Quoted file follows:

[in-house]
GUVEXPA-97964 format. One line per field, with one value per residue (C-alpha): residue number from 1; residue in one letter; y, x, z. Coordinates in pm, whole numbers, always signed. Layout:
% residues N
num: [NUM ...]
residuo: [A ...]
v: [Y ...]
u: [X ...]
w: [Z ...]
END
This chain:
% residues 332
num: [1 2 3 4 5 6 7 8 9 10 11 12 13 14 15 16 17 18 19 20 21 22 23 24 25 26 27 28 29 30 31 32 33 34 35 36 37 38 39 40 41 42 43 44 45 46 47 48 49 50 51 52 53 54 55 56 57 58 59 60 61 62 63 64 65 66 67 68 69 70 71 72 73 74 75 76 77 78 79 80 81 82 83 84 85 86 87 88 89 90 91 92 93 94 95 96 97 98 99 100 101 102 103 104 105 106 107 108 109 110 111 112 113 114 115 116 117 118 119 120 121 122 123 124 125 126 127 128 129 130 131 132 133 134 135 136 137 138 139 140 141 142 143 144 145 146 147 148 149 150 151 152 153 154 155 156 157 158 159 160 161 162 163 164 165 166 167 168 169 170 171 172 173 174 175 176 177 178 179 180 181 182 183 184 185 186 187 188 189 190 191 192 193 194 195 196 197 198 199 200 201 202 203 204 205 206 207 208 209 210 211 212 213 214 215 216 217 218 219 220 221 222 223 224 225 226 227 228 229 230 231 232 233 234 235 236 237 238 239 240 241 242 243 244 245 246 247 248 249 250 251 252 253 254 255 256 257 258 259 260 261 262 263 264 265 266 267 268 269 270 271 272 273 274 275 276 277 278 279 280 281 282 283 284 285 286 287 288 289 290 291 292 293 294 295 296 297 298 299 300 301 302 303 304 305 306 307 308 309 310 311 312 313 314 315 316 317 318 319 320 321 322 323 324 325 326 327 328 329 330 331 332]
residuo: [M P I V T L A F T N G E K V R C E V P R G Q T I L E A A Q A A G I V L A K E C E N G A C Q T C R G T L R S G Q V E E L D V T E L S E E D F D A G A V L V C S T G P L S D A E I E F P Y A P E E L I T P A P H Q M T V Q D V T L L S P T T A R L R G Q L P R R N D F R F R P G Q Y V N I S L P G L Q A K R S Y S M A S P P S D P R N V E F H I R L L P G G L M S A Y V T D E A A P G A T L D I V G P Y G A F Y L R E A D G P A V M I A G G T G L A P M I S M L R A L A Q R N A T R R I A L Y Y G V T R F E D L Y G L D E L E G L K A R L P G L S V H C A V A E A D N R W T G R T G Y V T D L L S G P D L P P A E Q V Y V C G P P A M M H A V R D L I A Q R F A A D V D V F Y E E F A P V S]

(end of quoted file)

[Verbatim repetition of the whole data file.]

[in-house]
GUVEXPA-97964 format. One line per field, with one value per residue (C-alpha): residue number from 1; residue in one letter; y, x, z. Coordinates in pm, whole numbers, always signed. Layout:
% residues N
num: [NUM ...]
residuo: [A ...]
v: [Y ...]
u: [X ...]
w: [Z ...]
END
This chain:
% residues 332
num: [1 2 3 4 5 6 7 8 9 10 11 12 13 14 15 16 17 18 19 20 21 22 23 24 25 26 27 28 29 30 31 32 33 34 35 36 37 38 39 40 41 42 43 44 45 46 47 48 49 50 51 52 53 54 55 56 57 58 59 60 61 62 63 64 65 66 67 68 69 70 71 72 73 74 75 76 77 78 79 80 81 82 83 84 85 86 87 88 89 90 91 92 93 94 95 96 97 98 99 100 101 102 103 104 105 106 107 108 109 110 111 112 113 114 115 116 117 118 119 120 121 122 123 124 125 126 127 128 129 130 131 132 133 134 135 136 137 138 139 140 141 142 143 144 145 146 147 148 149 150 151 152 153 154 155 156 157 158 159 160 161 162 163 164 165 166 167 168 169 170 171 172 173 174 175 176 177 178 179 180 181 182 183 184 185 186 187 188 189 190 191 192 193 194 195 196 197 198 199 200 201 202 203 204 205 206 207 208 209 210 211 212 213 214 215 216 217 218 219 220 221 222 223 224 225 226 227 228 229 230 231 232 233 234 235 236 237 238 239 240 241 242 243 244 245 246 247 248 249 250 251 252 253 254 255 256 257 258 259 260 261 262 263 264 265 266 267 268 269 270 271 272 273 274 275 276 277 278 279 280 281 282 283 284 285 286 287 288 289 290 291 292 293 294 295 296 297 298 299 300 301 302 303 304 305 306 307 308 309 310 311 312 313 314 315 316 317 318 319 320 321 322 323 324 325 326 327 328 329 330 331 332]
residuo: [M P I V T L A F T N G E K V R C E V P R G Q T I L E A A Q A A G I V L A K E C E N G A C Q T C R G T L R S G Q V E E L D V T E L S E E D F D A G A V L V C S T G P L S D A E I E F P Y A P E E L I T P A P H Q M T V Q D V T L L S P T T A R L R G Q L P R R N D F R F R P G Q Y V N I S L P G L Q A K R S Y S M A S P P S D P R N V E F H I R L L P G G L M S A Y V T D E A A P G A T L D I V G P Y G A F Y L R E A D G P A V M I A G G T G L A P M I S M L R A L A Q R N A T R R I A L Y Y G V T R F E D L Y G L D E L E G L K A R L P G L S V H C A V A E A D N R W T G R T G Y V T D L L S G P D L P P A E Q V Y V C G P P A M M H A V R D L I A Q R F A A D V D V F Y E E F A P V S]